Jeremy learned a lot building PegLeg, and he ended up with a pretty neat robot in the end, too!
Somewhere way back in the year 2000, a show called Battlebots was on television. As a young engineering student, this badly made me want to build a robot to compete. After some preliminary research, I realized I knew next to nothing about radio control. Aditionally, I didn't have the machine shop skills or money to pursue a 'bot capable of actual combat.
Around this time, I also saw how someone had built a hexapod using only three servos, and some linkages. Known as the BS2-6 bot, this little walker didn't have a ton of documentation, but it did have a partial bill of materials. It used a Basic Stamp II for control, with which I had just familiarized myself in school. This seemed like a reasonable substitute for what seemed like an unattainable goal of building a combat-ready vehicle.
The inspiration, created by Jonas Aronsson
Even a simple walking robot like this one is harder than it looks to build. The concept might be simple, but actually making everything work well is another story. My tools at the time consisted mostly of a Dremel tool and a soldering iron, which made assembly challenging.
Eventually PegLeg was assembled using wood for both the top part of the legs and for what could be described as "pillow block" bearings for the middle legs. Screws were used both as the ends of the legs and as what everything pivoted on. Linkages were paper clips. Somehow it was able to walk. Barely.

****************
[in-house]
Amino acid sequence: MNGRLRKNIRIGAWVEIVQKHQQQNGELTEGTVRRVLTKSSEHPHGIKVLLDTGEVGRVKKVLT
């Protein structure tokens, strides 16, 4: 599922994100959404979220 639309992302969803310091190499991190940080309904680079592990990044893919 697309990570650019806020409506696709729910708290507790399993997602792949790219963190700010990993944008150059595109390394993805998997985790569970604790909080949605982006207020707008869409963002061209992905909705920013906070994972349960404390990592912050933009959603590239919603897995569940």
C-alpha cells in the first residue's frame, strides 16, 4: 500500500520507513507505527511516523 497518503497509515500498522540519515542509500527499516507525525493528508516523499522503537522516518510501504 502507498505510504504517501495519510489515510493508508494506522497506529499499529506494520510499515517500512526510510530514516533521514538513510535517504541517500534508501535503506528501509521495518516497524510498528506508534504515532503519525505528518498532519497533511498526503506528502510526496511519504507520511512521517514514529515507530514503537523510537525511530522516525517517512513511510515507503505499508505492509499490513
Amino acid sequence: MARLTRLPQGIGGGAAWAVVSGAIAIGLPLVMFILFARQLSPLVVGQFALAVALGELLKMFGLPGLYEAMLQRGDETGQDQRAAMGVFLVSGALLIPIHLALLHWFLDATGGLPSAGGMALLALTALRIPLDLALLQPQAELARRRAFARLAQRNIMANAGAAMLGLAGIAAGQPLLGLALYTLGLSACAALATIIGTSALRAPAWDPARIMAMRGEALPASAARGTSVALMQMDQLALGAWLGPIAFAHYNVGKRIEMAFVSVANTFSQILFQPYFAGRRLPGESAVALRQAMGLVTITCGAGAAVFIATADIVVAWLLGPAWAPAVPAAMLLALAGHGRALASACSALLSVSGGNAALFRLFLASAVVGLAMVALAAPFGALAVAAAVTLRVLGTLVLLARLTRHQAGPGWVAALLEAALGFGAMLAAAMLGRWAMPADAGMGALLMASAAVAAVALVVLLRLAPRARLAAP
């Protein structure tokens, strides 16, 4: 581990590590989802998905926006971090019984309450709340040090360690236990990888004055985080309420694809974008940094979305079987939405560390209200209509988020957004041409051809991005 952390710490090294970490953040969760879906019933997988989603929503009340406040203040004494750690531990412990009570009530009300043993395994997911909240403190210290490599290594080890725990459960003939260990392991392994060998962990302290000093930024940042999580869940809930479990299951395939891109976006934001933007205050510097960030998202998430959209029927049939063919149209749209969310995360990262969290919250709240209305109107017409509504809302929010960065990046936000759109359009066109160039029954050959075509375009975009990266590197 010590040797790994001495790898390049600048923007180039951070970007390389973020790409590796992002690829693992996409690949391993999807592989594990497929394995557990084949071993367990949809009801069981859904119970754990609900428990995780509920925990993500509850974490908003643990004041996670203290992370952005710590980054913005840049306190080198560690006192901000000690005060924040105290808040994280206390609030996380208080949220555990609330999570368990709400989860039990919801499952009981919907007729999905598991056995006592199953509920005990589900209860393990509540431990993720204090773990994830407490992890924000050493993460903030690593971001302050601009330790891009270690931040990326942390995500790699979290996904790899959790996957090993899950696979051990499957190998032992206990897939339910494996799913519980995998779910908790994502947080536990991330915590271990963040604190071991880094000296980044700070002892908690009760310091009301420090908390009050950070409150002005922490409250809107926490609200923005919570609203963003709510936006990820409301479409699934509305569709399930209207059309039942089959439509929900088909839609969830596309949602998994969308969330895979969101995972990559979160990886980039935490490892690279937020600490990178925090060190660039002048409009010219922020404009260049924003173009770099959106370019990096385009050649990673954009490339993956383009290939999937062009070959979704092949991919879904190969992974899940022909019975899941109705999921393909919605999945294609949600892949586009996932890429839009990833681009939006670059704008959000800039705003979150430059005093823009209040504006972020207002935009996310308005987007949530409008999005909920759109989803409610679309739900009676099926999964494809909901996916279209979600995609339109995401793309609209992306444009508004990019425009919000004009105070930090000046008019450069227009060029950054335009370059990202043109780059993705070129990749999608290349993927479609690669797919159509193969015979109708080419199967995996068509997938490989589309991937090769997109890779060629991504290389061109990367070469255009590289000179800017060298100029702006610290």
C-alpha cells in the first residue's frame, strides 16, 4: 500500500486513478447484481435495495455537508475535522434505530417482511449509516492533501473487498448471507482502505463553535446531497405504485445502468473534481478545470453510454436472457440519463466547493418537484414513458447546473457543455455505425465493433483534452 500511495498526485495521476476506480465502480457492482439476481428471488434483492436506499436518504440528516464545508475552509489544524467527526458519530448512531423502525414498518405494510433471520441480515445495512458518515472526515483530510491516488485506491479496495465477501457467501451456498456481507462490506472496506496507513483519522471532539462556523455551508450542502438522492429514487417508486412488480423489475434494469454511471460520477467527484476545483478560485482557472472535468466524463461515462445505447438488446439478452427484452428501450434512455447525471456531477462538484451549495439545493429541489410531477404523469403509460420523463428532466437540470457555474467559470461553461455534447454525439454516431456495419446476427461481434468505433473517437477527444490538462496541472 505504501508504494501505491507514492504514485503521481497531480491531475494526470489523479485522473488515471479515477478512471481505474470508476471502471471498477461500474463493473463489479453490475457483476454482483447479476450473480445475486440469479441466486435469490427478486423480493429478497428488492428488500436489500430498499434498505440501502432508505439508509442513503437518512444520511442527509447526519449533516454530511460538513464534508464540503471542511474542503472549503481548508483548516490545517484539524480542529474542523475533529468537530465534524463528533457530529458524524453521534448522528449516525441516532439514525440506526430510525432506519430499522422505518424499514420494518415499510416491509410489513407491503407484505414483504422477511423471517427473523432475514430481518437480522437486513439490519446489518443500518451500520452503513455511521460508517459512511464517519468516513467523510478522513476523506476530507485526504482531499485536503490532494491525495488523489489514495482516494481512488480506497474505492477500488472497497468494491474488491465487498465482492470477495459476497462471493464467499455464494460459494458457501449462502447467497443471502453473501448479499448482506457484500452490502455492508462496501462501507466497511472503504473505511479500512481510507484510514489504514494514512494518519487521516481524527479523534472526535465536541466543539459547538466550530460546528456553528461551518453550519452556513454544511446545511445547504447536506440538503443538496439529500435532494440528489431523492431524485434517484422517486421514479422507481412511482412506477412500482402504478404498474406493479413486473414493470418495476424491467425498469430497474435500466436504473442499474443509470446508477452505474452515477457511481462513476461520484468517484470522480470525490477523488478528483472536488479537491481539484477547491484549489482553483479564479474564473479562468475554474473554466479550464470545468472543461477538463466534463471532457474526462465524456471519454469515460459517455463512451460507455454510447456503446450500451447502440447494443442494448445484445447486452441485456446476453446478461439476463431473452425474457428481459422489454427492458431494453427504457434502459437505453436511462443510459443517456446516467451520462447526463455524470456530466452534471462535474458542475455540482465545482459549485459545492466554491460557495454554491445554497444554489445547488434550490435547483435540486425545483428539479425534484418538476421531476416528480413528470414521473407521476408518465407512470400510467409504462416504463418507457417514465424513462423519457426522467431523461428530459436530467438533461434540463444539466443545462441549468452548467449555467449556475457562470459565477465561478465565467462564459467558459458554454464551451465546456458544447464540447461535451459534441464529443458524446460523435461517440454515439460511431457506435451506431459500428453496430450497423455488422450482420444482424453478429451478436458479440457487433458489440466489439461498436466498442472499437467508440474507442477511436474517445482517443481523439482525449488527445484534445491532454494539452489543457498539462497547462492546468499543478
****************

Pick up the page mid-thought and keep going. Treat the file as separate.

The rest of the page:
The initial prototype, complete with wooden spacers.
The original PegLeg wasn't much to behold, both in form and function, however this happened at a really opportune time for me. I got a job as an engineering co-op at a company that allowed, and even encouraged, me to learn how to work in its machine shop. I also became proficient with AutoCad and, as simple as it may be, using calipers.
My newfound drafting and measurement ability allowed me to draw my robot and tweak changes virtually. My limited machine shop skills allowed me to make these tweaks accurately. Before my co-op term, I'd thought 1/32" was incredibly accurate. Sometimes it is, but when dealing with fitting screws and the like, it's extremely sloppy.
With access to lathes and milling machines, my joints turned from screws that naturally loosened, to turned dowel pins. My wooden pillow blocks turned into polycarbonate, and my screws turned from flathead screws using nuts, to Allen-head screws fastened to threaded blocks.
The final Peg Leg.
Additionally, I figured out where to source better components. These included threaded rods and rod ends to replace the paper clips, reducing slack between the servo's motion and the leg motion. Additionally, a discrete servo controller was added, taking processing load off the BSII chip and allowing for faster, simultaneous leg motion.
This whole learning process took years, but I eventually ended up with one of the most refined "hacks" that I have come up with, even to this day. After originally barely being able to make it walk, I was later able to demonstrate this bot walking with a heavy textbook on top of it. I've since moved on with other projects, but in some ways that hexapod walker was the start of my hobby of making things just for the enjoyment of it. I've documented the build pretty thoroughly if you would like to see more details.
— Jeremy Cook is a manufacturing engineer with 10 years experience and has a BSME from Clemson University. In his spare time he enjoys writing for DIYtripods.com.